See also Autobiography, p. 130. CD recorded observations on the expression of the emotions in humans and on the relationship of the human mind to that of animals in his early notebooks (see Notebooks), and had also recorded the emotional reactions of his own children (see Correspondence vol. 4, Appendix III). He published his detailed observations on human and animal mental processes and emotional expression in Descent and Expression. CD’s notes for these works are in DAR 80–6 and DAR 191, and in DAR 53, DAR 189, and DAR 195, respectively.
Charles Lyell was preparing a book on the antiquity of the human species (C. Lyell 1863a).
The reference is to the gravel beds in the vicinity of Abbeville, France, in which stone implements or celts had been found in association with the fossil bones of extinct animals. Their discoverer, Jacques Boucher de Perthes, had claimed that both the artefacts and the beds in which they were found were of great antiquity, and many eminent geologists, including Hugh Falconer, Joseph Prestwich, and Charles Lyell, had visited the site in recent years to investigate his claims (see Correspondence vol. 8 and Grayson 1985, pp. 185–90). CD cited these discoveries in Origin 3d ed., p. 18, as evidence for the great age of the human species.
CD probably refers to his paper ‘Dimorphic condition in Primula, although Kingsley’s name does not appear on the presentation list (see Correspondence vol. 10, Appendix III).


Autobiography: The autobiography of Charles Darwin 1809–1882. With original omissions restored. Edited with appendix and notes by Nora Barlow. London: Collins. 1958.

‘Beagle’ diary: Charles Darwin’s Beagle diary. Edited by Richard Darwin Keynes. Cambridge: Cambridge University Press. 1988.

Campbell, George Douglas. 1850. On a fossiliferous deposit underlying basalt in the island of Mull. Report of the 20th meeting of the British Association for the Advancement of Science, held at Edinburgh (1851), Transactions of the sections, pp. 70–1.

Campbell, George Douglas. 1851. On tertiary leaf-beds in the Isle of Mull. Quarterly Journal of the Geological Society of London 7: 89–103.

Campbell, George Douglas. 1860. Opening address, 1860–1 session. [Read 3 December 1860.] Proceedings of the Royal Society of Edinburgh 4 (1857–62): 350–77.

Correspondence: The correspondence of Charles Darwin. Edited by Frederick Burkhardt et al. 29 vols to date. Cambridge: Cambridge University Press. 1985–.

Descent: The descent of man, and selection in relation to sex. By Charles Darwin. 2 vols. London: John Murray. 1871.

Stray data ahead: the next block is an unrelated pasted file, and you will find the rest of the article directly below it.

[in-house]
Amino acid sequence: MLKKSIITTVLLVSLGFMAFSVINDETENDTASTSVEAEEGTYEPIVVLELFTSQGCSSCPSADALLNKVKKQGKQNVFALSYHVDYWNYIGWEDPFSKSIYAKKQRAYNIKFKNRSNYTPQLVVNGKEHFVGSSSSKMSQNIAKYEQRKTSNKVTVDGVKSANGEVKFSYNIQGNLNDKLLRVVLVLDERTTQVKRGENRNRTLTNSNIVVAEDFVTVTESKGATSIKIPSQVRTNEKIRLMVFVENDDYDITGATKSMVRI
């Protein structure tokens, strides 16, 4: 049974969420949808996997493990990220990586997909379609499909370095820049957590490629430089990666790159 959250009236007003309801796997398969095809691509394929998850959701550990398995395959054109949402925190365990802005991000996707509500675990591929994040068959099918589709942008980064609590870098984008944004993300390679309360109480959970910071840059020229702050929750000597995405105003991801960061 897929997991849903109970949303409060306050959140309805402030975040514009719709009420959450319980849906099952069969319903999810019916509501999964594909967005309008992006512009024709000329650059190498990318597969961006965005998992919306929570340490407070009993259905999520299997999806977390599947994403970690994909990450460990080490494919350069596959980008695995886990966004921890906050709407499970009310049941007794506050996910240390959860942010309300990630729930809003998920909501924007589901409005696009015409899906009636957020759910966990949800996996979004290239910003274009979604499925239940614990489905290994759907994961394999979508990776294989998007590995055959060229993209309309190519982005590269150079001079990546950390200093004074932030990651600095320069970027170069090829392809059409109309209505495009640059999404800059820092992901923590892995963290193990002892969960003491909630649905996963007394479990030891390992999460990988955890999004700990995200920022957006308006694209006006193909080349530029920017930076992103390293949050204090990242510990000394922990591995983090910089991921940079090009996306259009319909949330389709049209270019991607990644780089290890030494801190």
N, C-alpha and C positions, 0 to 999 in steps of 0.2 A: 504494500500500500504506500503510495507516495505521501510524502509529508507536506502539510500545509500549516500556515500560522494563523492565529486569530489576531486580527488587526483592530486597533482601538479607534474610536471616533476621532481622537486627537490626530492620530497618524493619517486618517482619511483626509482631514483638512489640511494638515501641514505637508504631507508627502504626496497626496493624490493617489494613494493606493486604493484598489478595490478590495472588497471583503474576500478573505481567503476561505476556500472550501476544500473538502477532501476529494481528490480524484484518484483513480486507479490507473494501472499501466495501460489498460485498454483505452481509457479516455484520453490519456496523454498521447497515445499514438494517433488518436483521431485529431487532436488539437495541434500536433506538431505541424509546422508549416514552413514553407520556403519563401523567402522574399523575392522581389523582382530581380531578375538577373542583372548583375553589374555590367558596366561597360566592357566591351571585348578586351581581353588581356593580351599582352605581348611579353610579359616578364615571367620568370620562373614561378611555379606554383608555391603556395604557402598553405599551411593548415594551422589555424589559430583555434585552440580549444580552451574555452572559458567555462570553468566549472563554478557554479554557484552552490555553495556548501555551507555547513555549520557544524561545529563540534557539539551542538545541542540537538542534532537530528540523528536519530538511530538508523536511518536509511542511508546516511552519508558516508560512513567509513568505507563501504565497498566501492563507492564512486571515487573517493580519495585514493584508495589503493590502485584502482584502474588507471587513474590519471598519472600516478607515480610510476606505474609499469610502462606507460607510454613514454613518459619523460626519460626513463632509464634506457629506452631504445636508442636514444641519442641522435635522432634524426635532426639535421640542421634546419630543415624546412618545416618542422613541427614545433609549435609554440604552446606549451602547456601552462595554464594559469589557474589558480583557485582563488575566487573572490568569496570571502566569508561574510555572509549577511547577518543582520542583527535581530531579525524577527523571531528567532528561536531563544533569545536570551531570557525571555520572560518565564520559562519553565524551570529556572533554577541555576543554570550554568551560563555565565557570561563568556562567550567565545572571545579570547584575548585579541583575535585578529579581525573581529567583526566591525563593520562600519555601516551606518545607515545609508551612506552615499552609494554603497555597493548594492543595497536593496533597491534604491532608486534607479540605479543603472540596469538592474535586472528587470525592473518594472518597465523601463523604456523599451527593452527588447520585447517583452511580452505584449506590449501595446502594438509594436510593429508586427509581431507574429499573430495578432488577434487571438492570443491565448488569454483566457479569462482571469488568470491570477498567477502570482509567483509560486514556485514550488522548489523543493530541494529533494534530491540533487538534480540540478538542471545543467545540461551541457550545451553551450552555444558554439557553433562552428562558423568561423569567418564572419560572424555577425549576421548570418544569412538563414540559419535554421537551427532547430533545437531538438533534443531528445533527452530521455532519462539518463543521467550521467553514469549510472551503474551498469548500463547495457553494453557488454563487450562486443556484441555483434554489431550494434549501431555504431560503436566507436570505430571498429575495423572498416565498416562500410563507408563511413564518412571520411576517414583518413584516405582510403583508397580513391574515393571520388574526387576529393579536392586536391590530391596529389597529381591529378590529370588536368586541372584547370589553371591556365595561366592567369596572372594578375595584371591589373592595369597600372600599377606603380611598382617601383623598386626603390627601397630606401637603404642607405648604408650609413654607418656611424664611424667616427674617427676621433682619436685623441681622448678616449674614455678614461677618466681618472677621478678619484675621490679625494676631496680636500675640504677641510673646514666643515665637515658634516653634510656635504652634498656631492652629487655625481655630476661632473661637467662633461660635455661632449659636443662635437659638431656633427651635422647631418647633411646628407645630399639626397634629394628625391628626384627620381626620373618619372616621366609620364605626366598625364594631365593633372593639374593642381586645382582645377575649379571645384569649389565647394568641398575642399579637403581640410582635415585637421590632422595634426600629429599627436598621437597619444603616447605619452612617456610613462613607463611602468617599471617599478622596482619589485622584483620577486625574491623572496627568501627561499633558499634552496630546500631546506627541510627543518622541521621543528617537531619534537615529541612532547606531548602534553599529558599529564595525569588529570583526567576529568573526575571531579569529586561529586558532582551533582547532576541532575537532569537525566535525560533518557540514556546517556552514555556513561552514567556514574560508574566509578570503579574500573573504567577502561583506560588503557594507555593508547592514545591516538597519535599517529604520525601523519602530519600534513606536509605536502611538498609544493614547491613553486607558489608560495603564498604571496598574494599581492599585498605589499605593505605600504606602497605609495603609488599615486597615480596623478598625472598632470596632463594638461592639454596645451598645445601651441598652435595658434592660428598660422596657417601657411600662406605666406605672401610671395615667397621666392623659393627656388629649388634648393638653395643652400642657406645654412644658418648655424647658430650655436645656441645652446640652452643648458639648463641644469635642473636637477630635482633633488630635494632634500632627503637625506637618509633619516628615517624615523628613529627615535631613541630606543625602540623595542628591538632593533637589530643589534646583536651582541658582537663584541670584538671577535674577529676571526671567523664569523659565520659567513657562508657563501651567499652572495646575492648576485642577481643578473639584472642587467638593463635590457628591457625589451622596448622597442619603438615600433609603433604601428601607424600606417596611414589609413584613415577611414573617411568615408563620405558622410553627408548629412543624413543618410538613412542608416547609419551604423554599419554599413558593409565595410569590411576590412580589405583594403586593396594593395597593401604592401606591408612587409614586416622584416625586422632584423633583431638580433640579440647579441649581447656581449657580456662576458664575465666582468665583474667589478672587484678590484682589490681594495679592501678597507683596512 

‘Dimorphic condition in Primula’: On the two forms, or dimorphic condition, in the species of Primula, and on their remarkable sexual relations. By Charles Darwin. [Read 21 November 1861.] Journal of the Proceedings of the Linnean Society (Botany) 6 (1862): 77–96. [Collected papers 2: 45–63.]

Expression: The expression of the emotions in man and animals. By Charles Darwin. London: John Murray. 1872.

Grayson, Donald K. 1985. The first three editions of Charles Lyell’s The geological evidences of the antiquity of man. Archives of Natural History 13: 105–21.

Journal of researches: Journal of researches into the geology and natural history of the various countries visited by HMS Beagle, under the command of Captain FitzRoy, RN, from 1832 to 1836. By Charles Darwin. London: Henry Colburn. 1839.

Notebooks: Charles Darwin’s notebooks, 1836–1844. Geology, transmutation of species, metaphysical enquiries. Transcribed and edited by Paul H. Barrett et al. Cambridge: Cambridge University Press for the British Museum (Natural History). 1987.

Origin 3d ed.: On the origin of species by means of natural selection, or the preservation of favoured races in the struggle for life. 3d edition, with additions and corrections. By Charles Darwin. London: John Murray. 1861.

Origin: On the origin of species by means of natural selection, or the preservation of favoured races in the struggle for life. By Charles Darwin. London: John Murray. 1859.

Variation: The variation of animals and plants under domestication. By Charles Darwin. 2 vols. London: John Murray. 1868.


Comments on CK’s letter [3426].

Identifies species of pigeon shot by party.

On CK’s "grand and awful" notion of genealogy of man, CD recalls how revolting was the thought that his ancestors must have been like the Fuegians. His present belief that they were hairy beasts is less revolting.

Letter details

Letter no.
Charles Robert Darwin
Charles Kingsley
Sent from
Source of text
Cleveland Health Sciences Library (Robert M. Stecher collection); 19th Century Shop (dealer) (March 2014)
Physical description
ALS 8pp

Please cite as

Darwin Correspondence Project, “Letter no. 3439,” accessed on 13 July 2024,

Also published in The Correspondence of Charles Darwin, vol. 10